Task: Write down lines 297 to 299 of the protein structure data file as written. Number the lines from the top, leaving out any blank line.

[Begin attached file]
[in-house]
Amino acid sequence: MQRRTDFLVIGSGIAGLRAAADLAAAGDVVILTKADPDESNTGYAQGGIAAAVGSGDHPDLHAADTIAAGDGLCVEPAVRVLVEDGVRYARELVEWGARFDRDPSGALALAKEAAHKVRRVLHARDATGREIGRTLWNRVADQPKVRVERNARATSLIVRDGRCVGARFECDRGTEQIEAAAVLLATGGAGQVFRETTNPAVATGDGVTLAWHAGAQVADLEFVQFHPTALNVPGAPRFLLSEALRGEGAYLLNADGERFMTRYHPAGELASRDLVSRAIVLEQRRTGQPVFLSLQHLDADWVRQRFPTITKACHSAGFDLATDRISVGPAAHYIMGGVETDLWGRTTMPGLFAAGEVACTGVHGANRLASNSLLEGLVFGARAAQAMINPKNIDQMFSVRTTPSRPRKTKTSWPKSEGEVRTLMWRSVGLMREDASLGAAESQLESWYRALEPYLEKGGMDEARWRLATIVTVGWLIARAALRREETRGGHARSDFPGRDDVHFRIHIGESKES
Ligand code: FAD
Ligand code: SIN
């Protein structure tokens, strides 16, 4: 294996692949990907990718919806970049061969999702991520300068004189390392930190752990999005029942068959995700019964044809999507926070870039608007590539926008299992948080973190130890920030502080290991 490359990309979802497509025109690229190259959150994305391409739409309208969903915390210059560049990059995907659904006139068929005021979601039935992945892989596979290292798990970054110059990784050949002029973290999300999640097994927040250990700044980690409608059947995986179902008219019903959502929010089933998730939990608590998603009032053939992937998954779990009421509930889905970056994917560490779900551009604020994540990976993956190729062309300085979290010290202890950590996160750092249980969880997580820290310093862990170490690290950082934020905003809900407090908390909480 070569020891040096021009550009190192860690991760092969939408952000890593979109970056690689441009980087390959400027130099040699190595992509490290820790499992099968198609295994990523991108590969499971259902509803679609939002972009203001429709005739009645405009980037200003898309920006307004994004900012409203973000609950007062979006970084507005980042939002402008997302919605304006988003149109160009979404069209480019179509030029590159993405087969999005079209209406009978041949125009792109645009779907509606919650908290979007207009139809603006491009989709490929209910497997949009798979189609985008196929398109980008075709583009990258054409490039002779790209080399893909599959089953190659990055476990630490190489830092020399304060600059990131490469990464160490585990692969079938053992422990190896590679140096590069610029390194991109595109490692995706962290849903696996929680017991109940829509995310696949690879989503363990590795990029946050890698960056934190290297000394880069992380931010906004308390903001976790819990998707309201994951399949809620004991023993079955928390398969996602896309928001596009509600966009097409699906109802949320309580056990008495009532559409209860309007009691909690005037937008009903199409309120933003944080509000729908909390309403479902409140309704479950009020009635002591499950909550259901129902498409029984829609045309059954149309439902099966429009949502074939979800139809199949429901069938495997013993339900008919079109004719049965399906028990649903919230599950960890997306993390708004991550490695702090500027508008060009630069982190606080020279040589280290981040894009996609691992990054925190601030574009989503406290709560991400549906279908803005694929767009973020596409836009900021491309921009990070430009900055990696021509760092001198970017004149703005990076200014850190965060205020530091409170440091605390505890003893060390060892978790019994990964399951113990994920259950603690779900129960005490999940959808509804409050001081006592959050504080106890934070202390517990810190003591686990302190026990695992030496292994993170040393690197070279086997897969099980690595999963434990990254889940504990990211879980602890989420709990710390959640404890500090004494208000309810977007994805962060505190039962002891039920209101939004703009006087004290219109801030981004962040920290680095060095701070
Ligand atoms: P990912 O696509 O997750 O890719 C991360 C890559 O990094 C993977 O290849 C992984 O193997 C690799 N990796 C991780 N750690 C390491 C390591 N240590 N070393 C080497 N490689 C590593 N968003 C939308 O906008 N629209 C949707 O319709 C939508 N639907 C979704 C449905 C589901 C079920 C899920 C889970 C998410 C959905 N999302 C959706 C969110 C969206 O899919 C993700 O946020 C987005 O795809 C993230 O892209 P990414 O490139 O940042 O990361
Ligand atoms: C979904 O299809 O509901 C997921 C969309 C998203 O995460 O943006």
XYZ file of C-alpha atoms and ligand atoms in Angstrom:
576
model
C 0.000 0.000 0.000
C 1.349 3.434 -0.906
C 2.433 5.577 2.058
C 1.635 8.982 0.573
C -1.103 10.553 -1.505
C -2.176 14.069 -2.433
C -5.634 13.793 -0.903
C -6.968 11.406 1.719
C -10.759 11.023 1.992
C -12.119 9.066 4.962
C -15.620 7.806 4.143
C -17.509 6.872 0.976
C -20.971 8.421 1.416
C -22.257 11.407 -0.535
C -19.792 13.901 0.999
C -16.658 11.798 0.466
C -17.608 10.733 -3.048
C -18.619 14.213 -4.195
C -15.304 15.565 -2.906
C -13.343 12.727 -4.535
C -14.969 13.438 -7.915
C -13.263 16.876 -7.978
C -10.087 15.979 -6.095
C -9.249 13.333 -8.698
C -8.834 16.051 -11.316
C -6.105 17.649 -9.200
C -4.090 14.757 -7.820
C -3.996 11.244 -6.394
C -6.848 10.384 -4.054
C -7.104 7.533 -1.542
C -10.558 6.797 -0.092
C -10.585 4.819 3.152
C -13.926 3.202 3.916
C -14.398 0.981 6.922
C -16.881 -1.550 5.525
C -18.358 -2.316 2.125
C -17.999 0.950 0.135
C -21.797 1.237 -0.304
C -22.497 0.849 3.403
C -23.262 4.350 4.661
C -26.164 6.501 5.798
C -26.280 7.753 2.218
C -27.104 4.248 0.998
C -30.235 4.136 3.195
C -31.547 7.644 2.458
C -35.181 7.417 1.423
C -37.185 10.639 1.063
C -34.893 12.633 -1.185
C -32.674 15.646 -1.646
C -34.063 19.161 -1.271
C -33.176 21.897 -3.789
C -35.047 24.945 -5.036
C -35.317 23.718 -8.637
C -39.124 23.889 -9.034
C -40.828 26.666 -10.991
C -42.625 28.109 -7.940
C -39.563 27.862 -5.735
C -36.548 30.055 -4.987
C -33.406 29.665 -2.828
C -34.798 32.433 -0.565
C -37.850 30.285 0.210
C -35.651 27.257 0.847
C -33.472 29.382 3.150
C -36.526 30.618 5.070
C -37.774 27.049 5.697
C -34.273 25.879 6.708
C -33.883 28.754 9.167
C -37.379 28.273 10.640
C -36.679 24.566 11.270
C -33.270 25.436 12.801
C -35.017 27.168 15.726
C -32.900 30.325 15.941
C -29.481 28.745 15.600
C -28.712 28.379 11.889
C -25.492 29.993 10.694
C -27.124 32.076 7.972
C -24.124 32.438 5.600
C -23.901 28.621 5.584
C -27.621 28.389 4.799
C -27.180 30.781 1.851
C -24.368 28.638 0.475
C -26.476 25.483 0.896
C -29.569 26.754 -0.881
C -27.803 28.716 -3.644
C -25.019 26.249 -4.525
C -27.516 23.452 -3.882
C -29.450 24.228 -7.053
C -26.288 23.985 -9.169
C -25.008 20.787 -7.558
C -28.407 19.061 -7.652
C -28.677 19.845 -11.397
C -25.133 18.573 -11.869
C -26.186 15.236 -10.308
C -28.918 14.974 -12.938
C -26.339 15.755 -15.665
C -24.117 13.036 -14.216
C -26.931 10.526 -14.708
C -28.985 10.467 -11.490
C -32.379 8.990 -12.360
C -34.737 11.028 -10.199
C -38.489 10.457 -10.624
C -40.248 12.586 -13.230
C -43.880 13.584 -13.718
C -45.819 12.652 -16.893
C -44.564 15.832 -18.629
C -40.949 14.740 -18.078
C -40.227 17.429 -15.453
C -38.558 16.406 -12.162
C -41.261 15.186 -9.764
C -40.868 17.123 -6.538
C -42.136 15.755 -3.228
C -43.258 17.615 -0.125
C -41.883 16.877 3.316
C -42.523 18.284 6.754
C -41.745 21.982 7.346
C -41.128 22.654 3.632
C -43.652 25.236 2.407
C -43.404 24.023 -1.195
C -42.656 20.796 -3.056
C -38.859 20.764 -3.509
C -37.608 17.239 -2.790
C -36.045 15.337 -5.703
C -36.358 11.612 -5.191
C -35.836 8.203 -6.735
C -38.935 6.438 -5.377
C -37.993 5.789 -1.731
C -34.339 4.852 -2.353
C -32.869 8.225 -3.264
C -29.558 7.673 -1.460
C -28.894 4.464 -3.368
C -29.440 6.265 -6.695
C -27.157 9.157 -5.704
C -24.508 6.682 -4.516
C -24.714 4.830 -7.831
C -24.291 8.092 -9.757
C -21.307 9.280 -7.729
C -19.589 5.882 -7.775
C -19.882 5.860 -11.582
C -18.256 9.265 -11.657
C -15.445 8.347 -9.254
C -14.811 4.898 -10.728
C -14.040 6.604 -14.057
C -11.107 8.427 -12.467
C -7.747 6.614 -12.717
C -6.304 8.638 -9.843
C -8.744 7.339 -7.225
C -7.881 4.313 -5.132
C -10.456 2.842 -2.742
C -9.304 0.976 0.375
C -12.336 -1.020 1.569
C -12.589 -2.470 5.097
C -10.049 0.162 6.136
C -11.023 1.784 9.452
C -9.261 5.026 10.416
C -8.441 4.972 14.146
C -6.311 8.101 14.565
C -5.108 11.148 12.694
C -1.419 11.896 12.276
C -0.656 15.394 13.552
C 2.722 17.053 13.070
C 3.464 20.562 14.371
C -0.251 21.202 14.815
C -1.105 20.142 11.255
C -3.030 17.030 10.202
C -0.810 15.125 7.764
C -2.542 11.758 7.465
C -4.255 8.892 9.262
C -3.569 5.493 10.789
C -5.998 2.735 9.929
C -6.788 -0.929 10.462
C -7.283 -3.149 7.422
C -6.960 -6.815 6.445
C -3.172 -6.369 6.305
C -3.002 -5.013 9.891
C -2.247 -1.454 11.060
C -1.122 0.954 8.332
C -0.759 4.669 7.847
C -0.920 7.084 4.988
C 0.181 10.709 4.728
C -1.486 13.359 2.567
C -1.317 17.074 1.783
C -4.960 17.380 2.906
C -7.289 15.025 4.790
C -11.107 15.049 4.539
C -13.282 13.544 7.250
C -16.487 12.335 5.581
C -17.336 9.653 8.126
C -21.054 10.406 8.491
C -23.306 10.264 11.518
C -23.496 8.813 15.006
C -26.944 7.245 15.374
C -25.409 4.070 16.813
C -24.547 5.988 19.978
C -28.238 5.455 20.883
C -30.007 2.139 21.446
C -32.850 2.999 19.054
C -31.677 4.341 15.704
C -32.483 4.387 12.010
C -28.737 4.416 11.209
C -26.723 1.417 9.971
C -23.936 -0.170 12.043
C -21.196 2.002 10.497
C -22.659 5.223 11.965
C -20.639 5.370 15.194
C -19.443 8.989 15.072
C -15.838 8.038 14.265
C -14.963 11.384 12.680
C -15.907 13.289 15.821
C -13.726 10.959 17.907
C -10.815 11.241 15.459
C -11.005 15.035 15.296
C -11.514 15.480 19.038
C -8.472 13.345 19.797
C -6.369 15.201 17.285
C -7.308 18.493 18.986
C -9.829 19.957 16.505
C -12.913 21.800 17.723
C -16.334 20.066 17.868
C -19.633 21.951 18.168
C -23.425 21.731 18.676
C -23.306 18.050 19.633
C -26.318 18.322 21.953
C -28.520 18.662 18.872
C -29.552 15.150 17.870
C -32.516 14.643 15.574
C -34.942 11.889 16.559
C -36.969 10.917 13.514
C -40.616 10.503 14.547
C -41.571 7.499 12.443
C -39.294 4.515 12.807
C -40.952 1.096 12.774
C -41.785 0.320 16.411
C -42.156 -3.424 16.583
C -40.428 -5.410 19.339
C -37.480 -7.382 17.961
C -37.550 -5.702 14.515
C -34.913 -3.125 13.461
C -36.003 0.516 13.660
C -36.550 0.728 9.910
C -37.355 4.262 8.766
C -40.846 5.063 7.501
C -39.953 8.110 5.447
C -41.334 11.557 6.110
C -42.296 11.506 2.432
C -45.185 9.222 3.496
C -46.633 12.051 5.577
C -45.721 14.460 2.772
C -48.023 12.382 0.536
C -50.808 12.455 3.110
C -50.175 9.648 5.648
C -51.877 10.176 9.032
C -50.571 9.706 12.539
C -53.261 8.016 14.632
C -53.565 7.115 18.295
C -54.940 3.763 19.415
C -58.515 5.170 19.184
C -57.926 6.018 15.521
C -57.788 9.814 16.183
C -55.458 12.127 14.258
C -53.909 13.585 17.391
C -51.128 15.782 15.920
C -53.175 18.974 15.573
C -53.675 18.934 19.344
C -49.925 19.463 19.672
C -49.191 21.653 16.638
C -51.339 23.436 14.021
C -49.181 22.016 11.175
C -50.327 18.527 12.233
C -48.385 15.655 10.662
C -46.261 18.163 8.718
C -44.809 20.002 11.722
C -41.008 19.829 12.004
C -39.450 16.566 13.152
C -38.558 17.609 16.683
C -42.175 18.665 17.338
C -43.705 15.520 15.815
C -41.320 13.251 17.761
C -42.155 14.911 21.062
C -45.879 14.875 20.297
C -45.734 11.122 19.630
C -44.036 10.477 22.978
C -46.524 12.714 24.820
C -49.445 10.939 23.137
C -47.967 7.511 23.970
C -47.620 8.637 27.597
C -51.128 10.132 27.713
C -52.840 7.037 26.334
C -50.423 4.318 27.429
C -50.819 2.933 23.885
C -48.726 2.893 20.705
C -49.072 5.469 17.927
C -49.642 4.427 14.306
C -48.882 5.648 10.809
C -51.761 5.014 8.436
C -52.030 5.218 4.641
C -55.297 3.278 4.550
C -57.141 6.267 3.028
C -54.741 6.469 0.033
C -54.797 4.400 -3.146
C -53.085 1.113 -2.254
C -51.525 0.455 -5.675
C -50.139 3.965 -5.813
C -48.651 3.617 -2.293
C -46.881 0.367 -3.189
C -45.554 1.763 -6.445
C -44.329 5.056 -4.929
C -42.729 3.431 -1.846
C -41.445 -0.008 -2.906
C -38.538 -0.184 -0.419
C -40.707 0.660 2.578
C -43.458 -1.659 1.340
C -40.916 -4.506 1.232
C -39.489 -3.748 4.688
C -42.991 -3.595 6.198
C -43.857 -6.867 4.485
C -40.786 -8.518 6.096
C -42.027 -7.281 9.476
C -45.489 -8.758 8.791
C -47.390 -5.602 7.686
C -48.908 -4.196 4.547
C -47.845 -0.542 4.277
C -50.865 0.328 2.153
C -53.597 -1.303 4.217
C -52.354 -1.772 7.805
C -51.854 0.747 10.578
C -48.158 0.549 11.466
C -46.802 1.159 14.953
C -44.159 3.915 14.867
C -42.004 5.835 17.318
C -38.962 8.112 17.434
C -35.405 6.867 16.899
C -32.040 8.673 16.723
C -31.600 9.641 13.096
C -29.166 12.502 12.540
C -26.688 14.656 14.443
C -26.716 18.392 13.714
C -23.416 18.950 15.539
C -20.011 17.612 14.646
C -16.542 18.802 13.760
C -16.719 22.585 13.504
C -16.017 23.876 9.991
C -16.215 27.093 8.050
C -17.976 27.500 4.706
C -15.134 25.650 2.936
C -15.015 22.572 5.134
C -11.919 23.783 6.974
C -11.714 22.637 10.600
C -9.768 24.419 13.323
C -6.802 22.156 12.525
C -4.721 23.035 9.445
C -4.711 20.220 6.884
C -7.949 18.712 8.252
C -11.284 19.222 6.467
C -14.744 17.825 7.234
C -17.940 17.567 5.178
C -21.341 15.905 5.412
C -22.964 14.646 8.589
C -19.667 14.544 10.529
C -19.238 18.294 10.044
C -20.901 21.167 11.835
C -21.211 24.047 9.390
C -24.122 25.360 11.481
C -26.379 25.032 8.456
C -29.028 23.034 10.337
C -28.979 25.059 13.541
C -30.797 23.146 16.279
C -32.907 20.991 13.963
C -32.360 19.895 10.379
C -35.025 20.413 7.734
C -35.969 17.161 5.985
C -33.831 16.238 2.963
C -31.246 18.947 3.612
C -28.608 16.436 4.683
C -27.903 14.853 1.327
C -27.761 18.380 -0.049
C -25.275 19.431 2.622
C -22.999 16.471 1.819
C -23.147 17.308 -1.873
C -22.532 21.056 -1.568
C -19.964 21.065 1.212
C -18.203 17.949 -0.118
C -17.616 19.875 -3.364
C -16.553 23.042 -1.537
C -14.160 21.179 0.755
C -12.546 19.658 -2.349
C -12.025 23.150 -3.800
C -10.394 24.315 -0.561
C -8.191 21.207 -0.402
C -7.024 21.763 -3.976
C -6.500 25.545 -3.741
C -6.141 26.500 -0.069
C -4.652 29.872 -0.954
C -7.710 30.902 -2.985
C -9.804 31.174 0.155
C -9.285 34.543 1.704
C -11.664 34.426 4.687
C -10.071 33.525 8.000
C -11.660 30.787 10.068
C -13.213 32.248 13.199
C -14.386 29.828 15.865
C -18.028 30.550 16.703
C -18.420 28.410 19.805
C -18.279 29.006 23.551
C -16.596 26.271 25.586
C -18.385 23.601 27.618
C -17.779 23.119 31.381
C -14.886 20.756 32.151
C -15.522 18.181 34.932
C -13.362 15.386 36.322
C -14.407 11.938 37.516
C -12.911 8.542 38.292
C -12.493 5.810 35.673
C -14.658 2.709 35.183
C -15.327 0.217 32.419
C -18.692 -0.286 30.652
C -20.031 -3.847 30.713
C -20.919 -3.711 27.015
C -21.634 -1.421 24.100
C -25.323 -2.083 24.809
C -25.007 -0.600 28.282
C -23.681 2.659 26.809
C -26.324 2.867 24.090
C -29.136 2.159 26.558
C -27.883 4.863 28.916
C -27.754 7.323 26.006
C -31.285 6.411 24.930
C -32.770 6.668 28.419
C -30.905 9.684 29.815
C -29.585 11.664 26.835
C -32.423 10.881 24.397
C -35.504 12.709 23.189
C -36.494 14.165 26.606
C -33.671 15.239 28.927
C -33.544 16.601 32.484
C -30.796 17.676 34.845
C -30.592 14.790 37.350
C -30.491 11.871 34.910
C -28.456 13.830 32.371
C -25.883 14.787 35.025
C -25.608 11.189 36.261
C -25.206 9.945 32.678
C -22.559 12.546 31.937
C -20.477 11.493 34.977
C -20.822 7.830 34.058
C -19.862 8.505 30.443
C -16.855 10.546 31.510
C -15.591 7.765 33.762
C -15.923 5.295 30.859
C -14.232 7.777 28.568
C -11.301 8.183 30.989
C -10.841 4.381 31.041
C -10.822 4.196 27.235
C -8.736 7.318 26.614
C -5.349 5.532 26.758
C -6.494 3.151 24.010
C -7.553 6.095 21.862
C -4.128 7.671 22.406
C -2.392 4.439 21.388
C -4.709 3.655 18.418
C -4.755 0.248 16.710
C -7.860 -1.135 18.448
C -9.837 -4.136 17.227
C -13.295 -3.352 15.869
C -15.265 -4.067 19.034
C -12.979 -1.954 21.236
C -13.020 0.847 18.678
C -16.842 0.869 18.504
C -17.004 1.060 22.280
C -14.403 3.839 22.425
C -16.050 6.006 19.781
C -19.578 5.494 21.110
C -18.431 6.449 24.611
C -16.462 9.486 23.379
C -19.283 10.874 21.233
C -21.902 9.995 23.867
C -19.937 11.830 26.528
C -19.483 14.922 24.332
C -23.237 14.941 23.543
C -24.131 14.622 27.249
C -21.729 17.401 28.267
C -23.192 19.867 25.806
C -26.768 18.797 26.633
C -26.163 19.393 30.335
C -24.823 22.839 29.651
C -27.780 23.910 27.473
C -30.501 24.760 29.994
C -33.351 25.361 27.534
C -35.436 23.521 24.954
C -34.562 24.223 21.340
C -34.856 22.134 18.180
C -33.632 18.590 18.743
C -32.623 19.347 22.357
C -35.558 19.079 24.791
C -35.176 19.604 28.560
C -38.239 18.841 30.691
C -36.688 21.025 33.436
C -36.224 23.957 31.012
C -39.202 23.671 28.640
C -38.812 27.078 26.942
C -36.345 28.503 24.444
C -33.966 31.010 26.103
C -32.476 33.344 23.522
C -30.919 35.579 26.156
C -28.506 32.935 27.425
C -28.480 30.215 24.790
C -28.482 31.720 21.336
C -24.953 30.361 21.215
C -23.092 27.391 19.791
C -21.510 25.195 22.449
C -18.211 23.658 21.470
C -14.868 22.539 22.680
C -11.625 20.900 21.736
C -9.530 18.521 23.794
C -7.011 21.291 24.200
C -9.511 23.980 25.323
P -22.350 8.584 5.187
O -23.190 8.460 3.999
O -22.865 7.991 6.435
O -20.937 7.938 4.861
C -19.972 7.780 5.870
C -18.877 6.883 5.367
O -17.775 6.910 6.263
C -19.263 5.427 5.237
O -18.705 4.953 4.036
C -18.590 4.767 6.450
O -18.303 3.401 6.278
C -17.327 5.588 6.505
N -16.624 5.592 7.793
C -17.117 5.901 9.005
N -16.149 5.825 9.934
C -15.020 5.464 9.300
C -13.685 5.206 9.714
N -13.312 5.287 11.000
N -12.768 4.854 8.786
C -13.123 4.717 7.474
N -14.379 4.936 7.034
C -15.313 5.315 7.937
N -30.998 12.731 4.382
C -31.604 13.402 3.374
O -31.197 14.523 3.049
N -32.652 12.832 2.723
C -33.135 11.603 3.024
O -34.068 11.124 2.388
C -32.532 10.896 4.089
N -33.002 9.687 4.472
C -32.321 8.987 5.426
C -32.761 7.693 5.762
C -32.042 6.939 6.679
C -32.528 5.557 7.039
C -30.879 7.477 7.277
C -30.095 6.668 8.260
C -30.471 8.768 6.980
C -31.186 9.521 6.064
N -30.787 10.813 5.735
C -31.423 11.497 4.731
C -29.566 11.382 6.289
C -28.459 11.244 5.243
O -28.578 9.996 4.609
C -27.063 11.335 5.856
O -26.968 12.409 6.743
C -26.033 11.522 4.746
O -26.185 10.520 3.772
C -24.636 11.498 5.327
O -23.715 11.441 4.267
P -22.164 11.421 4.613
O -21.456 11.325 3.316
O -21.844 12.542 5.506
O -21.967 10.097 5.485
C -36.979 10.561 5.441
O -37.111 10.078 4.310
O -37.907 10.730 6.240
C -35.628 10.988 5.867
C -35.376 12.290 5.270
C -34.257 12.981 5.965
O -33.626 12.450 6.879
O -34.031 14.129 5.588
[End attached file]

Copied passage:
C -52.840 7.037 26.334
C -50.423 4.318 27.429
C -50.819 2.933 23.885